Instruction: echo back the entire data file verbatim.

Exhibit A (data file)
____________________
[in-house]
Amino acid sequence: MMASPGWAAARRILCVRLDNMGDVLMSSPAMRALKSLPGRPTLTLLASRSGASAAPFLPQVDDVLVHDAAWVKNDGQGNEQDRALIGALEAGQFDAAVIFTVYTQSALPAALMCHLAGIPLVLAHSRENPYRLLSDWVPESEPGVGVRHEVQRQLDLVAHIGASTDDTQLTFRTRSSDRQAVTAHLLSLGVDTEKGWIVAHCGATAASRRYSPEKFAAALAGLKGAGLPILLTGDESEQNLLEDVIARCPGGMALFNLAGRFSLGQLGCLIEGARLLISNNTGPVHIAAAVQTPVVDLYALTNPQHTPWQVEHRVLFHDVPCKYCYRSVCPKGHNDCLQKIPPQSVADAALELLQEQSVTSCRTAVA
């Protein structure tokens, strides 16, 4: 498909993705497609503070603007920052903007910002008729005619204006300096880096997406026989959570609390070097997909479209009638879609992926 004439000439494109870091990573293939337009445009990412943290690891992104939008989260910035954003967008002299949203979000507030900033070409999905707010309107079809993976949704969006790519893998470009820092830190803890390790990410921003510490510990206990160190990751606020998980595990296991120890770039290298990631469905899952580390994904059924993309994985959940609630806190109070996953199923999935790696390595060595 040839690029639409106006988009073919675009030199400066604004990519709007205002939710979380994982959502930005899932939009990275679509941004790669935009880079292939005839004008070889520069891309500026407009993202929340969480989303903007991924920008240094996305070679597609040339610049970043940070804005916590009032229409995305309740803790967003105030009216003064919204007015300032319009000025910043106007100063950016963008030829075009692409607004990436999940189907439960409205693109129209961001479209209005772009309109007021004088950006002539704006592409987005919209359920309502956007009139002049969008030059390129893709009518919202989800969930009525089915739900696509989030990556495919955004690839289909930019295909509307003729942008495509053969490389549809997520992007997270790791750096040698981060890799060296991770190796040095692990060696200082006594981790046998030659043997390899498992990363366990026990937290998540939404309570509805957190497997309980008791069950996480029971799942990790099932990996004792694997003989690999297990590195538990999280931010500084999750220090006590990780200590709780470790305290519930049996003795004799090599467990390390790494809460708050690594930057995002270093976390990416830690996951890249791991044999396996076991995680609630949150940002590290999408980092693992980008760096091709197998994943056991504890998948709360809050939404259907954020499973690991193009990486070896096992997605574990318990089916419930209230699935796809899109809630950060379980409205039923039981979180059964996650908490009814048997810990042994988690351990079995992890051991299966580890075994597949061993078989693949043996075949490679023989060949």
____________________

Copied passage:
[in-house]
Amino acid sequence: MMASPGWAAARRILCVRLDNMGDVLMSSPAMRALKSLPGRPTLTLLASRSGASAAPFLPQVDDVLVHDAAWVKNDGQGNEQDRALIGALEAGQFDAAVIFTVYTQSALPAALMCHLAGIPLVLAHSRENPYRLLSDWVPESEPGVGVRHEVQRQLDLVAHIGASTDDTQLTFRTRSSDRQAVTAHLLSLGVDTEKGWIVAHCGATAASRRYSPEKFAAALAGLKGAGLPILLTGDESEQNLLEDVIARCPGGMALFNLAGRFSLGQLGCLIEGARLLISNNTGPVHIAAAVQTPVVDLYALTNPQHTPWQVEHRVLFHDVPCKYCYRSVCPKGHNDCLQKIPPQSVADAALELLQEQSVTSCRTAVA
């Protein structure tokens, strides 16, 4: 498909993705497609503070603007920052903007910002008729005619204006300096880096997406026989959570609390070097997909479209009638879609992926 004439000439494109870091990573293939337009445009990412943290690891992104939008989260910035954003967008002299949203979000507030900033070409999905707010309107079809993976949704969006790519893998470009820092830190803890390790990410921003510490510990206990160190990751606020998980595990296991120890770039290298990631469905899952580390994904059924993309994985959940609630806190109070996953199923999935790696390595060595 040839690029639409106006988009073919675009030199400066604004990519709007205002939710979380994982959502930005899932939009990275679509941004790669935009880079292939005839004008070889520069891309500026407009993202929340969480989303903007991924920008240094996305070679597609040339610049970043940070804005916590009032229409995305309740803790967003105030009216003064919204007015300032319009000025910043106007100063950016963008030829075009692409607004990436999940189907439960409205693109129209961001479209209005772009309109007021004088950006002539704006592409987005919209359920309502956007009139002049969008030059390129893709009518919202989800969930009525089915739900696509989030990556495919955004690839289909930019295909509307003729942008495509053969490389549809997520992007997270790791750096040698981060890799060296991770190796040095692990060696200082006594981790046998030659043997390899498992990363366990026990937290998540939404309570509805957190497997309980008791069950996480029971799942990790099932990996004792694997003989690999297990590195538990999280931010500084999750220090006590990780200590709780470790305290519930049996003795004799090599467990390390790494809460708050690594930057995002270093976390990416830690996951890249791991044999396996076991995680609630949150940002590290999408980092693992980008760096091709197998994943056991504890998948709360809050939404259907954020499973690991193009990486070896096992997605574990318990089916419930209230699935796809899109809630950060379980409205039923039981979180059964996650908490009814048997810990042994988690351990079995992890051991299966580890075994597949061993078989693949043996075949490679023989060949």